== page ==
An increasing body of evidence shows the importance of the chemokine (C-X-C motif) receptor (CXCR)3 and
cognate chemokines (C-X-C motif) ligand (CXCL)9, CXCL10 and CXCL11 in the T helper 1 immune response, and in
inflammatory diseases such as bowel inflammatory disorders, allograft rejection, thyroid autoimmune disorders, vascular
and renal inflammation, and others. Peroxisome proliferator-activated receptor (PPAR)-γ agonists show a strong inhibitory
effect on the expression and production of CXCR3 chemokines in vitro, in various kinds of cells, such as denditric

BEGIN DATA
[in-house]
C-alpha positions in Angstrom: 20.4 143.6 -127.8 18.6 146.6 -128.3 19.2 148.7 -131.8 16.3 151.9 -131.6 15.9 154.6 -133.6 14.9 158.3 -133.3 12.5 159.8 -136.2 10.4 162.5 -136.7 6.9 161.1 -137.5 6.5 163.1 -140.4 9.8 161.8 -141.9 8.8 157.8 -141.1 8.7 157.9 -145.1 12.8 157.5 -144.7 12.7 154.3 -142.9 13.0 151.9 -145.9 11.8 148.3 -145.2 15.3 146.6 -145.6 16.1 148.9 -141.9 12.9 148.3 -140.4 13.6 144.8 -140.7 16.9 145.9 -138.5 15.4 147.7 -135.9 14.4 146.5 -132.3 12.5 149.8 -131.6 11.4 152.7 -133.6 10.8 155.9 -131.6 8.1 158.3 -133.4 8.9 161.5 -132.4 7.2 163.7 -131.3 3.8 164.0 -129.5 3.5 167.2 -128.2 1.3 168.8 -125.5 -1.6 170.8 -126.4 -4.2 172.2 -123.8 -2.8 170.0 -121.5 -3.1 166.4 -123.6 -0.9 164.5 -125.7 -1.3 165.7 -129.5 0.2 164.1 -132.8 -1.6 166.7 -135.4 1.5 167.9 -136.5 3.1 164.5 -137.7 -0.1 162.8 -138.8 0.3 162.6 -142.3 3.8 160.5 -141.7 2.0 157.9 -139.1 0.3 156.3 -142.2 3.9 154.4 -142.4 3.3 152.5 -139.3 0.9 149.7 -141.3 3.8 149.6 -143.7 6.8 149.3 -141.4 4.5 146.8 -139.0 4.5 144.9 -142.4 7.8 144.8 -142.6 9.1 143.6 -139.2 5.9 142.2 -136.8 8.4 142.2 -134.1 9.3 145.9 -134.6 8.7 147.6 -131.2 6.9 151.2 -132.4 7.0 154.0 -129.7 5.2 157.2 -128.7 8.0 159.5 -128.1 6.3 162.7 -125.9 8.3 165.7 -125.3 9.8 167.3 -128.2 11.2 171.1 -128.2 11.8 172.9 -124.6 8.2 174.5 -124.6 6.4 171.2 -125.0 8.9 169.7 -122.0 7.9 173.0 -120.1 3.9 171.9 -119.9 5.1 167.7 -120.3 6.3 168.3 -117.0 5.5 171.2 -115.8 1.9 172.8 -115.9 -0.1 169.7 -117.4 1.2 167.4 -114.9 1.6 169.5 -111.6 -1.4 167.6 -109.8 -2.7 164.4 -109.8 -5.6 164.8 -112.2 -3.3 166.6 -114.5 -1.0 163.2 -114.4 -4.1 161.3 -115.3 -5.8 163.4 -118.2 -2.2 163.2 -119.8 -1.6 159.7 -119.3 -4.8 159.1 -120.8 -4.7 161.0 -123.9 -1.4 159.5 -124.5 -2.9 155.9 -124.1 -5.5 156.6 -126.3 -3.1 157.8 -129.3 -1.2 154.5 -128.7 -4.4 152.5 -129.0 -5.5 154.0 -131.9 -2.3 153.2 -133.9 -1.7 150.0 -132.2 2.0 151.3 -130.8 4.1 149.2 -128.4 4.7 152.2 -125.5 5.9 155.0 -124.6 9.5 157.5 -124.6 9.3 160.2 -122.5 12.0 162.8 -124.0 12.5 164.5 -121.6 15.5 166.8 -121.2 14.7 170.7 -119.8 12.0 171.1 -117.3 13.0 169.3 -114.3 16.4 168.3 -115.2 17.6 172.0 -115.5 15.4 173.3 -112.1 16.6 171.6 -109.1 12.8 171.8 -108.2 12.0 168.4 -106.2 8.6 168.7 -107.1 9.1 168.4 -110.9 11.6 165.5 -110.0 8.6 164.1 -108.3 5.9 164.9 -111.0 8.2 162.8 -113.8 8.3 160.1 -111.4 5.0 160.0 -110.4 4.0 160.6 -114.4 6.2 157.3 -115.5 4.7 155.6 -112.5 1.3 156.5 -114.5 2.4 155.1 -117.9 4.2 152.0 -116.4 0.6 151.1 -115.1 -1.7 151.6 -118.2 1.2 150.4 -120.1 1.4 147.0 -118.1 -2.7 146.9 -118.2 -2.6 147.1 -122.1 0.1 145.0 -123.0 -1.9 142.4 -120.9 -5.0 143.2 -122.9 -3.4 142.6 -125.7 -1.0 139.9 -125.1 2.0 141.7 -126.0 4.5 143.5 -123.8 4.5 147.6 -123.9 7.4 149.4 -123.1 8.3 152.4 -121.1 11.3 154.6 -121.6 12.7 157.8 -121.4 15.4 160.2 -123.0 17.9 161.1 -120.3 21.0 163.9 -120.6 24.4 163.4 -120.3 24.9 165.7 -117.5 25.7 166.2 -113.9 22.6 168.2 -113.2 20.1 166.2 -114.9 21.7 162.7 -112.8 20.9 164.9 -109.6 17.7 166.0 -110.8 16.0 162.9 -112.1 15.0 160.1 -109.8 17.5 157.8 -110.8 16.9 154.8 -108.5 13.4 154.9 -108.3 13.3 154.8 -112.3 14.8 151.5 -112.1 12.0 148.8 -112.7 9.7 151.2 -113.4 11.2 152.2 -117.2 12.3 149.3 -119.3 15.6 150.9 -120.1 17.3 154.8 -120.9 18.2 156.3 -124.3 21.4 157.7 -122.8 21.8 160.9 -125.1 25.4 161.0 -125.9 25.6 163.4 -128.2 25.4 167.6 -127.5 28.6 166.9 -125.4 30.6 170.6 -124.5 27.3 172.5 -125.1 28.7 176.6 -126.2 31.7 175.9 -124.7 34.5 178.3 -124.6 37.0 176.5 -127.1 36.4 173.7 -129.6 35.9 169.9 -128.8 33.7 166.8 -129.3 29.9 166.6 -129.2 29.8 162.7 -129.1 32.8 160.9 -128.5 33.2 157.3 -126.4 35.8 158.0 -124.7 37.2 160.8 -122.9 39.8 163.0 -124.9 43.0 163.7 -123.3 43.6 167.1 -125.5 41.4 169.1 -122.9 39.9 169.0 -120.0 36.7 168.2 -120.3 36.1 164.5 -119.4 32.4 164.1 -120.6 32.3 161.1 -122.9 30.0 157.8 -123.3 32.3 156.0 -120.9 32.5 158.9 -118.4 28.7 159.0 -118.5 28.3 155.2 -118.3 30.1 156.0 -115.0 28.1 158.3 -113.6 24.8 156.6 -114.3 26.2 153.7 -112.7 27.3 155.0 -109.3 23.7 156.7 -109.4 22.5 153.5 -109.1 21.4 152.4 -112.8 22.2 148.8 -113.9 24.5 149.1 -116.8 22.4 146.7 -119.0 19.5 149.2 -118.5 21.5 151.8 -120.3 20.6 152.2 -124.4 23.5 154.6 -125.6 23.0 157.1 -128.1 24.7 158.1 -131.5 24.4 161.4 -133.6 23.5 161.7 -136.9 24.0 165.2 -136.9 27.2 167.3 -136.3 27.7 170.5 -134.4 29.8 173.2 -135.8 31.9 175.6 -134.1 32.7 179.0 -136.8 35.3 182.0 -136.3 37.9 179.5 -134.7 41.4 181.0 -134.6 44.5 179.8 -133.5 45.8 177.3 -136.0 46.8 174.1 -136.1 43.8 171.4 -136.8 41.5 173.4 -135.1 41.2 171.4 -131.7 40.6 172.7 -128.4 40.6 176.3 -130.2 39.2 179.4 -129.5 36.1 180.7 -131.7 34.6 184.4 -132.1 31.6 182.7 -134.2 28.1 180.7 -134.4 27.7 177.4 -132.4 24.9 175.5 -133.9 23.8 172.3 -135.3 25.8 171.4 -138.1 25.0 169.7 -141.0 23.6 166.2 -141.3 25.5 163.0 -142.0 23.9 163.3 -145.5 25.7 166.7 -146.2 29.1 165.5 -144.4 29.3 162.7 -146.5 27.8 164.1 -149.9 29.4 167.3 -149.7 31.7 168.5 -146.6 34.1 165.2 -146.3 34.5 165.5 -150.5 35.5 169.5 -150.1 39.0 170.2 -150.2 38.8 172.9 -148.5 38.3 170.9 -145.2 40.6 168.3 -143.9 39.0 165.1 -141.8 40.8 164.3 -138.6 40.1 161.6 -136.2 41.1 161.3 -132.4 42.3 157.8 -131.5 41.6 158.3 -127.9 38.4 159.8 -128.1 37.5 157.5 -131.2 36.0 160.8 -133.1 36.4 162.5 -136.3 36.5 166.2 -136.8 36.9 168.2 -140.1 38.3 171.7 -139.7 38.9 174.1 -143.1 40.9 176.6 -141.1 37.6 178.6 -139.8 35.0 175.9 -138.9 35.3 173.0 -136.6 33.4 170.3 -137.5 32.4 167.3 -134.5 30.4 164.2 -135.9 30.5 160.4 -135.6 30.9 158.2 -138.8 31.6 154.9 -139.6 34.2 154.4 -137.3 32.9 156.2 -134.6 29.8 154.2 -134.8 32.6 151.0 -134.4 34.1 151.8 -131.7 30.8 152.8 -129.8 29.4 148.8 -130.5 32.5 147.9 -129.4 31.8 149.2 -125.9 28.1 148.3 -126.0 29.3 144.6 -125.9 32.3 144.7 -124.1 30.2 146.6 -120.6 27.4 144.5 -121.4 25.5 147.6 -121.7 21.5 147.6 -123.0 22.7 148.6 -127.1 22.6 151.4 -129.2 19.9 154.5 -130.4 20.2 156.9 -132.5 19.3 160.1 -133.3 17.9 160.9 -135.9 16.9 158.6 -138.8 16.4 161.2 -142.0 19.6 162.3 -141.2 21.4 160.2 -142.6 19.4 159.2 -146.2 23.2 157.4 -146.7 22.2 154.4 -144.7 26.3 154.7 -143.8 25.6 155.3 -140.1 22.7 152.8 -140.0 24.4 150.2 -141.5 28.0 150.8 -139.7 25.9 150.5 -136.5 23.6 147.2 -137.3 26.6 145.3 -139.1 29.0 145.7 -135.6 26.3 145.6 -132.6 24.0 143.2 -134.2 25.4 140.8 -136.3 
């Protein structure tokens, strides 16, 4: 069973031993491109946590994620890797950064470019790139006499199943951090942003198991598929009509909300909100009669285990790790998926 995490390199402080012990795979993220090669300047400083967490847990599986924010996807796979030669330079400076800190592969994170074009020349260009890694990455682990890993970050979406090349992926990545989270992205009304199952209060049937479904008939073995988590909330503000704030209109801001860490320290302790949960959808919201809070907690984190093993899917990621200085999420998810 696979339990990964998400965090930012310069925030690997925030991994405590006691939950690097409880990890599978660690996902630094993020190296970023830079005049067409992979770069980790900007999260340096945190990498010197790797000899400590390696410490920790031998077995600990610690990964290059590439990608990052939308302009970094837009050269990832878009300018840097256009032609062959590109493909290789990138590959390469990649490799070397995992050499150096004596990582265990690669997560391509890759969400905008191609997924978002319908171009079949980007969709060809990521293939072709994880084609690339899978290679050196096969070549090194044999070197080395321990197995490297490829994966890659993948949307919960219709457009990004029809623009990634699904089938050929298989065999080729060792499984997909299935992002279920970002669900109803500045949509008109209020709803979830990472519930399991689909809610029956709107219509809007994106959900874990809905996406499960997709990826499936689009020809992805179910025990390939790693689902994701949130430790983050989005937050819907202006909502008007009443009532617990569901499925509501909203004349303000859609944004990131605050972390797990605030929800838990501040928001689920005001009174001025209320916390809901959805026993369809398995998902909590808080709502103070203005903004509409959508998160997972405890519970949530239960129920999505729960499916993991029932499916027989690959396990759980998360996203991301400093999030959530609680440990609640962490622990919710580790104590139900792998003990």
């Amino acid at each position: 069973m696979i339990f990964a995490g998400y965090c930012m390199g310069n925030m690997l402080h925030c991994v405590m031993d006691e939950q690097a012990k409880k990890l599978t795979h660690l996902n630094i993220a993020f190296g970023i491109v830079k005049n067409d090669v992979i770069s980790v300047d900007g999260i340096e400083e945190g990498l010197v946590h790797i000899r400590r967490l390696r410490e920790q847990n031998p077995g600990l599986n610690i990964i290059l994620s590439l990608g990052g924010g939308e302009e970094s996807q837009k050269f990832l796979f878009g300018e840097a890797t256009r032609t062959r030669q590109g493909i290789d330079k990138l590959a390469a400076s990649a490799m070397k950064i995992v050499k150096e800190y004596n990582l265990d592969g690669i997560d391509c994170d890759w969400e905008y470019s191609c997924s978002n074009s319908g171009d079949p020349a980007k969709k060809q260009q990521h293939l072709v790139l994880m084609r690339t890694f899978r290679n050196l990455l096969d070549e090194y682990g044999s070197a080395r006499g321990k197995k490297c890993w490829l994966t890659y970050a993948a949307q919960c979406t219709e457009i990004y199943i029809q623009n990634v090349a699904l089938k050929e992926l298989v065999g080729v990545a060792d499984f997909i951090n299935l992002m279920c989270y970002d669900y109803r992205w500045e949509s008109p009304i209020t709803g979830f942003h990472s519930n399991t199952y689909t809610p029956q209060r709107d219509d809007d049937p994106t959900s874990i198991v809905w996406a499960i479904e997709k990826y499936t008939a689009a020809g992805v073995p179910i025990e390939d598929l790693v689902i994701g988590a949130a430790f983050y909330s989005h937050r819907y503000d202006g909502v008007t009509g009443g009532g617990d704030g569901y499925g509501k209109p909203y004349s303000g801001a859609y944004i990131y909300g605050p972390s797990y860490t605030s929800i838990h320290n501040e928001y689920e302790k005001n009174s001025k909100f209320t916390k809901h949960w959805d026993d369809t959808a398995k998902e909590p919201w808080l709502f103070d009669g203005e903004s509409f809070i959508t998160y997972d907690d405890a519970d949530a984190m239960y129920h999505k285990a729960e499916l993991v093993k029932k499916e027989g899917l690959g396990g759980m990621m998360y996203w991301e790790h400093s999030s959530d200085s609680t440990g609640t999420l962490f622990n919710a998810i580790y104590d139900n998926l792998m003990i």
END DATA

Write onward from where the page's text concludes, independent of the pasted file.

cells, monocytes, macrophages, endothelial and vascular smooth muscle cells, intestinal cells, thyrocytes, fibroblasts,
preadypocytes and mesangial cells, and in vivo in animal models. As rosiglitazone has recently been linked to a higher
risk of heart failure, stroke, and all-cause mortality in old patients, it has been interrupted from the European market. On
the contrary, the safety profile of pioglitazone seems favorable. However, further studies are ongoing to explore the use of
new PPAR-γ agonists in the treatment of the above mentioned inflammatory disorders, and many interesting patents have
been recently applied.
CXCL9, CXCL10, CXCL11, CXCR3, pioglitazone, PPAR-gamma agonists, PPAR-gamma antagonists, rosiglitazone.
Department of Clinical and Experimental Medicine, University of Pisa, Via Savi, 10, I-56126, Pisa, Italy.